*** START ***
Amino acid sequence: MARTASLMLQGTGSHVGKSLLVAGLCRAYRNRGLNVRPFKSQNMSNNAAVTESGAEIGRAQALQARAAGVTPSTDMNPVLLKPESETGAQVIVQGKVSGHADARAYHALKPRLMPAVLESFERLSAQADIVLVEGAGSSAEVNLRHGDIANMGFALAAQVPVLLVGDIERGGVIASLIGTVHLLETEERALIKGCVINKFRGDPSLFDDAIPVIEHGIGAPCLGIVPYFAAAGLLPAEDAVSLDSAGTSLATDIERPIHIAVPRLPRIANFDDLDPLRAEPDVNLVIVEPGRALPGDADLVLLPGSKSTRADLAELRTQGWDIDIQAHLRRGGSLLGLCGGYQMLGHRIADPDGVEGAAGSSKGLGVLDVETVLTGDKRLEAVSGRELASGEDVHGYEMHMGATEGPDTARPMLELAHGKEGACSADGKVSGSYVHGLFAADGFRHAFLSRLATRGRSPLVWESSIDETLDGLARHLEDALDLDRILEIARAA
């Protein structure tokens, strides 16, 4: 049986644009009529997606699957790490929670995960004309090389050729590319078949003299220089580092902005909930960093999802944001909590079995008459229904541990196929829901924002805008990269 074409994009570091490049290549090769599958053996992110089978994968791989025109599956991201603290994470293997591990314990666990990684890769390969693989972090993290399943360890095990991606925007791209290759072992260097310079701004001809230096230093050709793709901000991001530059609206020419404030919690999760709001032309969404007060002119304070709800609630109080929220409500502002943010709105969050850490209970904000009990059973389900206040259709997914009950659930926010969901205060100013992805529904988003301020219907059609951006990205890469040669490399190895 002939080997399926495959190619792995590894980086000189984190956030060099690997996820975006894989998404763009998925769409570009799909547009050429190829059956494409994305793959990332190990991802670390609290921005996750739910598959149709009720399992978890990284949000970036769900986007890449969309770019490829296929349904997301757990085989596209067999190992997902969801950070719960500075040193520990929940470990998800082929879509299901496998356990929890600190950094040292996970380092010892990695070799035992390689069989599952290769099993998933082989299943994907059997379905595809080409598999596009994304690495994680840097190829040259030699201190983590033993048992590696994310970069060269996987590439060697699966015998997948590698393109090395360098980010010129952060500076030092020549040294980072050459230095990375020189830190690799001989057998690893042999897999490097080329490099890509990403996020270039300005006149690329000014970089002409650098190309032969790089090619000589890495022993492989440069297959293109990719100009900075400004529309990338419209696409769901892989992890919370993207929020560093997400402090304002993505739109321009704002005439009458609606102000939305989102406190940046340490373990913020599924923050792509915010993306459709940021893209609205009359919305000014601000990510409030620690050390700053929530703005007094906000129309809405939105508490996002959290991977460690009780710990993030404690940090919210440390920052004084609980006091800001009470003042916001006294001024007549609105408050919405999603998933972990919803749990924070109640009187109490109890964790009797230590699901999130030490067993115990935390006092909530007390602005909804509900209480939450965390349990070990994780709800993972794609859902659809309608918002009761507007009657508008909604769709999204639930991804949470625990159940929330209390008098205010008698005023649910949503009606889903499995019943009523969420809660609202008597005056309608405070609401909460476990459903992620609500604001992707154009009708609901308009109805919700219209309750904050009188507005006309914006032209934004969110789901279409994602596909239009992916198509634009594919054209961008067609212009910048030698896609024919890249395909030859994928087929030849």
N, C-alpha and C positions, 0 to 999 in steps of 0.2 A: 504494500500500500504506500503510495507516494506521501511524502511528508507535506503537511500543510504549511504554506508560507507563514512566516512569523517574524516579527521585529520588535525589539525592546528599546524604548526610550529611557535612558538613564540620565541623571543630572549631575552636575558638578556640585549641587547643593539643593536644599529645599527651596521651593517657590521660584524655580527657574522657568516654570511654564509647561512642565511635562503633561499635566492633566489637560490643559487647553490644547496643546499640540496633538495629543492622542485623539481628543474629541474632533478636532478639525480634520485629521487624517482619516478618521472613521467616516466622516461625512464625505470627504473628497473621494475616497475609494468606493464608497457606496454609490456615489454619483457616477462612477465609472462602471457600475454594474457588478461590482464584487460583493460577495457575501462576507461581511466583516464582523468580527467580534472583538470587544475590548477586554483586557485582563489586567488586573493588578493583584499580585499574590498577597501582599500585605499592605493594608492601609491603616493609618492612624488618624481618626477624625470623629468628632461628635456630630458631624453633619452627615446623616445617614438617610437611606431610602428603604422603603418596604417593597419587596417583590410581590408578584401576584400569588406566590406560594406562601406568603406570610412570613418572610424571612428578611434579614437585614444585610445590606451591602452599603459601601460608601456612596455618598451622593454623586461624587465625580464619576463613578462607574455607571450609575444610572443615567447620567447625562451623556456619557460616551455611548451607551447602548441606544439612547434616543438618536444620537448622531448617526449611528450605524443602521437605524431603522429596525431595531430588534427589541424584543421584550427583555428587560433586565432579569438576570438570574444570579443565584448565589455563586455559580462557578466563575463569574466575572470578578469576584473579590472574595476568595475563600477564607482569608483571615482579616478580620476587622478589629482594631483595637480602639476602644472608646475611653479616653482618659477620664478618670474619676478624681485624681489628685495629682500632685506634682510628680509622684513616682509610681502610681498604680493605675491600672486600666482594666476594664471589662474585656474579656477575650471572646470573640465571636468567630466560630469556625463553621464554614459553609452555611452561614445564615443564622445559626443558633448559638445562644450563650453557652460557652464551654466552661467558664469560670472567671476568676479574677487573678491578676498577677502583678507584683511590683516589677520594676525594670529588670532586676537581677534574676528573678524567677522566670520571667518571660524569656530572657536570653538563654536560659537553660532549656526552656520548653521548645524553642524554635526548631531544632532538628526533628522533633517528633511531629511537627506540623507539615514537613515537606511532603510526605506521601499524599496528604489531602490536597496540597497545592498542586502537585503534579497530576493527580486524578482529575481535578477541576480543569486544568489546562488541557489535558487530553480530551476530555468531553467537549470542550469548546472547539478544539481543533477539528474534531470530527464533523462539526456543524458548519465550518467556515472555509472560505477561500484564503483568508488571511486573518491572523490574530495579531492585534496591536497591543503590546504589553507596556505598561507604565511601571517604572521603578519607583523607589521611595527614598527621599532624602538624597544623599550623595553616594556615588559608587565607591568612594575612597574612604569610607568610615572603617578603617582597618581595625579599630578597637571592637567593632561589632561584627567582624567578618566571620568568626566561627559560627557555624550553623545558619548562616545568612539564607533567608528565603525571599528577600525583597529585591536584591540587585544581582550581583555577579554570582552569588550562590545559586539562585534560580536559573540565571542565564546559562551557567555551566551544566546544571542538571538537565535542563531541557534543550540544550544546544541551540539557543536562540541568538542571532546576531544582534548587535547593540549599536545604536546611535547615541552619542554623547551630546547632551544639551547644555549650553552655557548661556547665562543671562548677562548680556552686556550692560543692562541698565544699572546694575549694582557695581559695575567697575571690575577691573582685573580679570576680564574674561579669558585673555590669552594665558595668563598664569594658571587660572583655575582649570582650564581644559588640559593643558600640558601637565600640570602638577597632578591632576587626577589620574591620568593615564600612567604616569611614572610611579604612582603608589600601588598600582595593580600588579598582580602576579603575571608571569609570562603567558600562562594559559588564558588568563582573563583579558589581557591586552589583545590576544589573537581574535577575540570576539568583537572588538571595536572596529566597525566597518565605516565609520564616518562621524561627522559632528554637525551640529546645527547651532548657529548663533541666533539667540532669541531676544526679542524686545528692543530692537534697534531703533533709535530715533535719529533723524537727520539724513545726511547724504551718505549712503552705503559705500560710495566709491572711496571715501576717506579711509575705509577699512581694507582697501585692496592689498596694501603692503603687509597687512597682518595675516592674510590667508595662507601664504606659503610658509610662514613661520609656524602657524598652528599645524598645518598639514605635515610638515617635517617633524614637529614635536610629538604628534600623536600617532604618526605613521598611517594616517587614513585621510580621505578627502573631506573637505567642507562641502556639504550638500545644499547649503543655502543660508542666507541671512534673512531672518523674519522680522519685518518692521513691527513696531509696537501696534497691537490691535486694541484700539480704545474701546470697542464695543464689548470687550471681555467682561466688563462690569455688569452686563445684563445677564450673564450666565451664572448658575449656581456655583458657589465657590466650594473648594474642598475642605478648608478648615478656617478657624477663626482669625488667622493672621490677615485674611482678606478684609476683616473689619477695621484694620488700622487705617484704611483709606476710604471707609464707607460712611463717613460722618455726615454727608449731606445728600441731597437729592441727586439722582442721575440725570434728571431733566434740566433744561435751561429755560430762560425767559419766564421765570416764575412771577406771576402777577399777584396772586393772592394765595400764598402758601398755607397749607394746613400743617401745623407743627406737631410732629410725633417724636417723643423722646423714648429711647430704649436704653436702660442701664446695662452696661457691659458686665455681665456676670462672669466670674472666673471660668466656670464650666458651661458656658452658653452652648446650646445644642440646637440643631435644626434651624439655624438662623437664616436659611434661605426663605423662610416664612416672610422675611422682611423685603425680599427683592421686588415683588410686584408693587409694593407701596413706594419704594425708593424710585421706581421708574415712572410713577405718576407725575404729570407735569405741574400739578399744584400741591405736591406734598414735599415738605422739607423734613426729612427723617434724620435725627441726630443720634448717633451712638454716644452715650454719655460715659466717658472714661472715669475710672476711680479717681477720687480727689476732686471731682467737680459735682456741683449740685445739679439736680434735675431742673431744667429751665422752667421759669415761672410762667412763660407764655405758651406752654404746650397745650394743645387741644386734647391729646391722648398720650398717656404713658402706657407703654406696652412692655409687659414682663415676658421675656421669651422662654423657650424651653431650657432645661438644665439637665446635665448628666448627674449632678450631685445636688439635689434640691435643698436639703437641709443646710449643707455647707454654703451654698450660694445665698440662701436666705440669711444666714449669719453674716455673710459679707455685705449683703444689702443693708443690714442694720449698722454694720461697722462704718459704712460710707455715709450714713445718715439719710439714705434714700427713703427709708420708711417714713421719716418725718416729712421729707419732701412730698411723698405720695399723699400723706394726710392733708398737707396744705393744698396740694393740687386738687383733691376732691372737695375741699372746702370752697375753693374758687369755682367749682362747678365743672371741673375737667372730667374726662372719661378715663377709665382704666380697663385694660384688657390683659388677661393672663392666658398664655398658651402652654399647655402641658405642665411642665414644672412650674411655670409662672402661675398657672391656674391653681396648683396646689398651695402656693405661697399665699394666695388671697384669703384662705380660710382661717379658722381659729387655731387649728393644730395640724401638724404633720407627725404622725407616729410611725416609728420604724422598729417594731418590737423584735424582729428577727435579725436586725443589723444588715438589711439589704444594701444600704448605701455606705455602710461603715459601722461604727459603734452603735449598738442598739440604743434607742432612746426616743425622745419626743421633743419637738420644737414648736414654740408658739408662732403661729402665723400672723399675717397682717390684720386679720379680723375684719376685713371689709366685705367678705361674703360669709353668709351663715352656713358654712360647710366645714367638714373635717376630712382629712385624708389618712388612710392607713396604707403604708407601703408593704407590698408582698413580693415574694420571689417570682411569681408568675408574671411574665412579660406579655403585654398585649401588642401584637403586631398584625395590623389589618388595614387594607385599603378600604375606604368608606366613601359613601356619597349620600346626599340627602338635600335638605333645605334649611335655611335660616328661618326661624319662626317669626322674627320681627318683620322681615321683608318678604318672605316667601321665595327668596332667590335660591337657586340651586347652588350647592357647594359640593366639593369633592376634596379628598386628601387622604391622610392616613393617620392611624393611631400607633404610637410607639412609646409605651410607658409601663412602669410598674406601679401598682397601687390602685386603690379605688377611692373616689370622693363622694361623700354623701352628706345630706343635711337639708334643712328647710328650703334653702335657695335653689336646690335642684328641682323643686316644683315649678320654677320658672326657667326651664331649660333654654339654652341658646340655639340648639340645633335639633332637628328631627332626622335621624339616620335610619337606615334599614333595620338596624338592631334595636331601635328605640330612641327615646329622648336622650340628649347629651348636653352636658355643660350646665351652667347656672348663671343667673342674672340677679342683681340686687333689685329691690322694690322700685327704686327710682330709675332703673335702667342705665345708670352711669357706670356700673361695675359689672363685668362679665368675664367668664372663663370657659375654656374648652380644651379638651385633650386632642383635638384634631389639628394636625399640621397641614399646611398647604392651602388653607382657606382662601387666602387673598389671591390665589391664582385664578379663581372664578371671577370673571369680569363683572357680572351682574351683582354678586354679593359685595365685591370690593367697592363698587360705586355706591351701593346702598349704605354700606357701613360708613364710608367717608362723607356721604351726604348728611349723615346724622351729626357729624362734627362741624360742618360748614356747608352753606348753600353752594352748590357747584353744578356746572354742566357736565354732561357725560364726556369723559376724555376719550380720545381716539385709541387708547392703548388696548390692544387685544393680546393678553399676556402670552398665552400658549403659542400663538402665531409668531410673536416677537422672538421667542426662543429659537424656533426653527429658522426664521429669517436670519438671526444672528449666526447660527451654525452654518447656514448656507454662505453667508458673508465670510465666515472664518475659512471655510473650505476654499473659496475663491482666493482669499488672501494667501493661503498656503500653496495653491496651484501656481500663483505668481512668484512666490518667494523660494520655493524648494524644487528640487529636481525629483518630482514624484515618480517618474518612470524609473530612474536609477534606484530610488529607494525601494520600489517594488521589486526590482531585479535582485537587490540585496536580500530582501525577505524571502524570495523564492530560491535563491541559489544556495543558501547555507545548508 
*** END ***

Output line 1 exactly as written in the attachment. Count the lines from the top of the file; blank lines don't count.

Amino acid sequence: MARTASLMLQGTGSHVGKSLLVAGLCRAYRNRGLNVRPFKSQNMSNNAAVTESGAEIGRAQALQARAAGVTPSTDMNPVLLKPESETGAQVIVQGKVSGHADARAYHALKPRLMPAVLESFERLSAQADIVLVEGAGSSAEVNLRHGDIANMGFALAAQVPVLLVGDIERGGVIASLIGTVHLLETEERALIKGCVINKFRGDPSLFDDAIPVIEHGIGAPCLGIVPYFAAAGLLPAEDAVSLDSAGTSLATDIERPIHIAVPRLPRIANFDDLDPLRAEPDVNLVIVEPGRALPGDADLVLLPGSKSTRADLAELRTQGWDIDIQAHLRRGGSLLGLCGGYQMLGHRIADPDGVEGAAGSSKGLGVLDVETVLTGDKRLEAVSGRELASGEDVHGYEMHMGATEGPDTARPMLELAHGKEGACSADGKVSGSYVHGLFAADGFRHAFLSRLATRGRSPLVWESSIDETLDGLARHLEDALDLDRILEIARAA